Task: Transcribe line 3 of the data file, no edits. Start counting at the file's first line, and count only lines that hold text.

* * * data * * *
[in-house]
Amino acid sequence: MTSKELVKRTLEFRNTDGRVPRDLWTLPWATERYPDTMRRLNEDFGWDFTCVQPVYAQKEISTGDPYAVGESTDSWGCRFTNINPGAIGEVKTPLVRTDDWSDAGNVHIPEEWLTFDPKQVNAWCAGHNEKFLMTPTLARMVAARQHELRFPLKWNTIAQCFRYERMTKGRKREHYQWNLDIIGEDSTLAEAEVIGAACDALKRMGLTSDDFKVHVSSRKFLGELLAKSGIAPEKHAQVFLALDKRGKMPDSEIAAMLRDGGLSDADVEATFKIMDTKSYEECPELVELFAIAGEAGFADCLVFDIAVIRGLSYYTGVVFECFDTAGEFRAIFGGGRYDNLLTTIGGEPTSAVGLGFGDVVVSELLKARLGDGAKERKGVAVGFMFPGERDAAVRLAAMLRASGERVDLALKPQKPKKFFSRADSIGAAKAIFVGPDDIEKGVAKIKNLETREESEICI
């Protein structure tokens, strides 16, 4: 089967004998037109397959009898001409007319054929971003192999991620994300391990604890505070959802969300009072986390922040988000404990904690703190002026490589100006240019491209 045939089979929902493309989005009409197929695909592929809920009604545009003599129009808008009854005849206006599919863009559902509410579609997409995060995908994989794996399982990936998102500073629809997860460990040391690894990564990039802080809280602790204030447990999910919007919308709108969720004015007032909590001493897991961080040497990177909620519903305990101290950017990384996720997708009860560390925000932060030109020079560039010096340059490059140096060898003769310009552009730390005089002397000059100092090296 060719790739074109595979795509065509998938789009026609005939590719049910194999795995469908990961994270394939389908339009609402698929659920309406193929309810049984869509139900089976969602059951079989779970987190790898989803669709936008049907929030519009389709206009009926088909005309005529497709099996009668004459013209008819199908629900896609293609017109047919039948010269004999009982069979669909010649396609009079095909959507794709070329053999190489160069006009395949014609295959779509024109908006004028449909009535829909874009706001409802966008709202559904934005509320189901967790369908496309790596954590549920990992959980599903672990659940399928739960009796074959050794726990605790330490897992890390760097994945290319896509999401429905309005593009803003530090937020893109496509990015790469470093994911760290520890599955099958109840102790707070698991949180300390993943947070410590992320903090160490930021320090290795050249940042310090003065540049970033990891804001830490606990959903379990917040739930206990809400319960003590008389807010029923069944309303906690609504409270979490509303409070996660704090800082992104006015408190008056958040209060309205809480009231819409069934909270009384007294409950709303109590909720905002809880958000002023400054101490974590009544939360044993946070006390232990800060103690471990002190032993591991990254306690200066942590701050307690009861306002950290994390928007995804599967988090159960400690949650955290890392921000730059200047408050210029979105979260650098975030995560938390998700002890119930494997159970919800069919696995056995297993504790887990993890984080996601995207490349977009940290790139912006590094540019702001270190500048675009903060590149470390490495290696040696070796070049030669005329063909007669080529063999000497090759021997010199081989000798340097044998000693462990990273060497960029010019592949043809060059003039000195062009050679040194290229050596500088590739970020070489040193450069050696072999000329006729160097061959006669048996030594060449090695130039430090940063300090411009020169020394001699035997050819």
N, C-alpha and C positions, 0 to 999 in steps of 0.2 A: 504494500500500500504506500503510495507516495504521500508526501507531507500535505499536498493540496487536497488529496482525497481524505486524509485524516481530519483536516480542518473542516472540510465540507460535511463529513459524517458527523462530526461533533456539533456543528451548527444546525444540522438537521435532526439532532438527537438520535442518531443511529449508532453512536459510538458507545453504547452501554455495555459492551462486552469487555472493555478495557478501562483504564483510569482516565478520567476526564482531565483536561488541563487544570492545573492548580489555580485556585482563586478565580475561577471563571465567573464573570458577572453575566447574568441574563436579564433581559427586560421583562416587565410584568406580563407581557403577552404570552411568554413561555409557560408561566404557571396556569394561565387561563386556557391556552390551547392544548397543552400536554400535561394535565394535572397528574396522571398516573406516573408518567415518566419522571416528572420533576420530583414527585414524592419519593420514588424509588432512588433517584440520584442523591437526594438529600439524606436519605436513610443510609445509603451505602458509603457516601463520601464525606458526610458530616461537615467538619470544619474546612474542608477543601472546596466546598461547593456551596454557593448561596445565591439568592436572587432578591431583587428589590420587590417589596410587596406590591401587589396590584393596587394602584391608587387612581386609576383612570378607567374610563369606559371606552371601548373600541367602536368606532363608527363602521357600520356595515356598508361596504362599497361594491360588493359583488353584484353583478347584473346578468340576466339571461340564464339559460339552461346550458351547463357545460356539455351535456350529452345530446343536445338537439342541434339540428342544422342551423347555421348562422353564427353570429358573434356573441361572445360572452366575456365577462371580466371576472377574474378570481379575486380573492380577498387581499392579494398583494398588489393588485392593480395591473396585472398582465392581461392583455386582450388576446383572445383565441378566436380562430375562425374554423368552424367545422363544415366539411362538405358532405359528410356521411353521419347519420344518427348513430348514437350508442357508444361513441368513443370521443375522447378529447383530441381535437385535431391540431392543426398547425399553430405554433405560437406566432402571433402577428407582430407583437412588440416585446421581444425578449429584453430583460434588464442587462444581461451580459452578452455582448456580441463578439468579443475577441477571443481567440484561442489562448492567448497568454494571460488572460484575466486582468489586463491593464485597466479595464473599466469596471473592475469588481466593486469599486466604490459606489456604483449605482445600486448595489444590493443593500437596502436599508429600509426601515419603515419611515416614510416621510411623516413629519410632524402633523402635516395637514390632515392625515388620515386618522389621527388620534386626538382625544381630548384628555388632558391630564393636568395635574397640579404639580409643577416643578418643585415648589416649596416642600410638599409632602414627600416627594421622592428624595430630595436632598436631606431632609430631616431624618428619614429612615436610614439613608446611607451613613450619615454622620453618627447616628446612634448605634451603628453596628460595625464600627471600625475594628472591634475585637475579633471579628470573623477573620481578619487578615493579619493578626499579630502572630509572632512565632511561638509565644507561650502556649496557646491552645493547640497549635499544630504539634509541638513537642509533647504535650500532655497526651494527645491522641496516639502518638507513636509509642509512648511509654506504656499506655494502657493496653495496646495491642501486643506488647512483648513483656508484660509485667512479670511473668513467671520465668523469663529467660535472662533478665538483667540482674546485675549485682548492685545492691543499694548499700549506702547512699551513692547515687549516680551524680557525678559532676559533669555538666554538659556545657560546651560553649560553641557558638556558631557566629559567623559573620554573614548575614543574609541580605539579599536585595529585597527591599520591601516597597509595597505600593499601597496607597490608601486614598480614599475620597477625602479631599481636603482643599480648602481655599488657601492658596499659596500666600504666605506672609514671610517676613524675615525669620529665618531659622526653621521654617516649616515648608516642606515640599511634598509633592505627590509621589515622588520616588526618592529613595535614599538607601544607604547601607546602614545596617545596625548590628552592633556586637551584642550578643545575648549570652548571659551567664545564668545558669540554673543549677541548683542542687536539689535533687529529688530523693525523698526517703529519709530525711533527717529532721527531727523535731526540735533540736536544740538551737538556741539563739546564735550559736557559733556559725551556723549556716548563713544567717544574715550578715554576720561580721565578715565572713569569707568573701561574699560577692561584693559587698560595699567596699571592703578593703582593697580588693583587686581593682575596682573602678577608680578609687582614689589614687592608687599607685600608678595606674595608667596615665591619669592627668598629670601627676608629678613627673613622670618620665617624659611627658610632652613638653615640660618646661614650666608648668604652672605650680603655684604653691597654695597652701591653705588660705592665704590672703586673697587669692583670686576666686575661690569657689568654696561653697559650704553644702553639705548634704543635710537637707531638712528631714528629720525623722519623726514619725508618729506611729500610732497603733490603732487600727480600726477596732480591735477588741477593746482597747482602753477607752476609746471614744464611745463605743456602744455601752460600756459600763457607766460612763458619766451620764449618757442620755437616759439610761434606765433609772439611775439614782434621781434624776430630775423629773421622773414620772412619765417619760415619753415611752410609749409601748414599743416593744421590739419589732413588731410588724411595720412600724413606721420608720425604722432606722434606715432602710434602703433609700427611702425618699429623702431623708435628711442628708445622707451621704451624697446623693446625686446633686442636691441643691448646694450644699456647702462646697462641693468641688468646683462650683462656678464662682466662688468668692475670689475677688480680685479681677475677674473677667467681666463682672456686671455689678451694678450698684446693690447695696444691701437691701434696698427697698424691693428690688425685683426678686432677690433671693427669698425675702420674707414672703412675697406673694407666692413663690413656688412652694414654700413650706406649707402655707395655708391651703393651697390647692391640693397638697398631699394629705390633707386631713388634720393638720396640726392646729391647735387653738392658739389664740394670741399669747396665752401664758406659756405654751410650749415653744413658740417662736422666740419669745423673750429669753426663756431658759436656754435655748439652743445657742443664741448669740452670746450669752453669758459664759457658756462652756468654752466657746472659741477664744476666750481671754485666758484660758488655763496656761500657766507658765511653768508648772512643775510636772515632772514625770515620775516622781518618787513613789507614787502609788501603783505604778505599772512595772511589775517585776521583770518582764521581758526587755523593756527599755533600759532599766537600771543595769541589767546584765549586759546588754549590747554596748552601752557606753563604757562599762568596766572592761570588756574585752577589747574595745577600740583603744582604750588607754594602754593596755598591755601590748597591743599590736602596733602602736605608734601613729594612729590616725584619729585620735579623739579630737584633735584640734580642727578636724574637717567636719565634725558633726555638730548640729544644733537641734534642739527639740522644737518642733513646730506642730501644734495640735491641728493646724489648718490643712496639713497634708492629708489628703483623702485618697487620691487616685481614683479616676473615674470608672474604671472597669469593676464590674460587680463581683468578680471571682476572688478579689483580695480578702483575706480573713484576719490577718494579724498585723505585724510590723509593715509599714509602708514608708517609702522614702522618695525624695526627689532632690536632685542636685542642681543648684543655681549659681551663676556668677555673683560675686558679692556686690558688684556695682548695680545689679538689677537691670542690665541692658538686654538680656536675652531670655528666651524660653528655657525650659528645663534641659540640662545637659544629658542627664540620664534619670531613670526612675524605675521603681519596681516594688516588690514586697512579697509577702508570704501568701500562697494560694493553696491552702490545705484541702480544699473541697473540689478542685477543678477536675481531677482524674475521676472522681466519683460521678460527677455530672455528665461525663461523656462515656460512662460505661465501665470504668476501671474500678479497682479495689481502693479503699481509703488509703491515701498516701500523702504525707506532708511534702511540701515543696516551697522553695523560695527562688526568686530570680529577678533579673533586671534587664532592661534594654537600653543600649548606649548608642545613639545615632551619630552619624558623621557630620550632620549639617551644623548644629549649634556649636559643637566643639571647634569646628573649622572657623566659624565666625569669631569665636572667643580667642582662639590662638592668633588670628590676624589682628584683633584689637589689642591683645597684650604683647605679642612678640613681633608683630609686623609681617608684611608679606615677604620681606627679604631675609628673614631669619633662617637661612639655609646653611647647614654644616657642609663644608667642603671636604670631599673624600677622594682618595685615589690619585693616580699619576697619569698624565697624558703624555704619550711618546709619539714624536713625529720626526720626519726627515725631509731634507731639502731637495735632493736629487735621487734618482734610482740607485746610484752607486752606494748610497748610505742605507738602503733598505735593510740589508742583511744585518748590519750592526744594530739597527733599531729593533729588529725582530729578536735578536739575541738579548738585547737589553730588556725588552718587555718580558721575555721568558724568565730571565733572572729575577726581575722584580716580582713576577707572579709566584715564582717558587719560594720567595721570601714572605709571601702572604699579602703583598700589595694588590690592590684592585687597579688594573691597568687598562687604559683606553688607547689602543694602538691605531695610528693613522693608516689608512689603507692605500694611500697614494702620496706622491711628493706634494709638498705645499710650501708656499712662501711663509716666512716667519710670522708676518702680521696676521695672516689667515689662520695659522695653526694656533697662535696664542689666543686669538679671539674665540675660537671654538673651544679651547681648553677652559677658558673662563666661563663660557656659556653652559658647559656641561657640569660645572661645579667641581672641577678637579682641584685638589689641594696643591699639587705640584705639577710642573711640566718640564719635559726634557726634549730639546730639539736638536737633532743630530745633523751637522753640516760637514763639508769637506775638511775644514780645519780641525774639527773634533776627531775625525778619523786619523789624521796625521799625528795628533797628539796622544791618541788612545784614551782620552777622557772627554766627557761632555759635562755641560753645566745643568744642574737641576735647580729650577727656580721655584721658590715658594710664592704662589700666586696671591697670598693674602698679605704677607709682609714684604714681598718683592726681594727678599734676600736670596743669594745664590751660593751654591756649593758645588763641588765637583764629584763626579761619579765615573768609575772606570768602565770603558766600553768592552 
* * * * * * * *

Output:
């Protein structure tokens, strides 16, 4: 089967004998037109397959009898001409007319054929971003192999991620994300391990604890505070959802969300009072986390922040988000404990904690703190002026490589100006240019491209 045939089979929902493309989005009409197929695909592929809920009604545009003599129009808008009854005849206006599919863009559902509410579609997409995060995908994989794996399982990936998102500073629809997860460990040391690894990564990039802080809280602790204030447990999910919007919308709108969720004015007032909590001493897991961080040497990177909620519903305990101290950017990384996720997708009860560390925000932060030109020079560039010096340059490059140096060898003769310009552009730390005089002397000059100092090296 060719790739074109595979795509065509998938789009026609005939590719049910194999795995469908990961994270394939389908339009609402698929659920309406193929309810049984869509139900089976969602059951079989779970987190790898989803669709936008049907929030519009389709206009009926088909005309005529497709099996009668004459013209008819199908629900896609293609017109047919039948010269004999009982069979669909010649396609009079095909959507794709070329053999190489160069006009395949014609295959779509024109908006004028449909009535829909874009706001409802966008709202559904934005509320189901967790369908496309790596954590549920990992959980599903672990659940399928739960009796074959050794726990605790330490897992890390760097994945290319896509999401429905309005593009803003530090937020893109496509990015790469470093994911760290520890599955099958109840102790707070698991949180300390993943947070410590992320903090160490930021320090290795050249940042310090003065540049970033990891804001830490606990959903379990917040739930206990809400319960003590008389807010029923069944309303906690609504409270979490509303409070996660704090800082992104006015408190008056958040209060309205809480009231819409069934909270009384007294409950709303109590909720905002809880958000002023400054101490974590009544939360044993946070006390232990800060103690471990002190032993591991990254306690200066942590701050307690009861306002950290994390928007995804599967988090159960400690949650955290890392921000730059200047408050210029979105979260650098975030995560938390998700002890119930494997159970919800069919696995056995297993504790887990993890984080996601995207490349977009940290790139912006590094540019702001270190500048675009903060590149470390490495290696040696070796070049030669005329063909007669080529063999000497090759021997010199081989000798340097044998000693462990990273060497960029010019592949043809060059003039000195062009050679040194290229050596500088590739970020070489040193450069050696072999000329006729160097061959006669048996030594060449090695130039430090940063300090411009020169020394001699035997050819």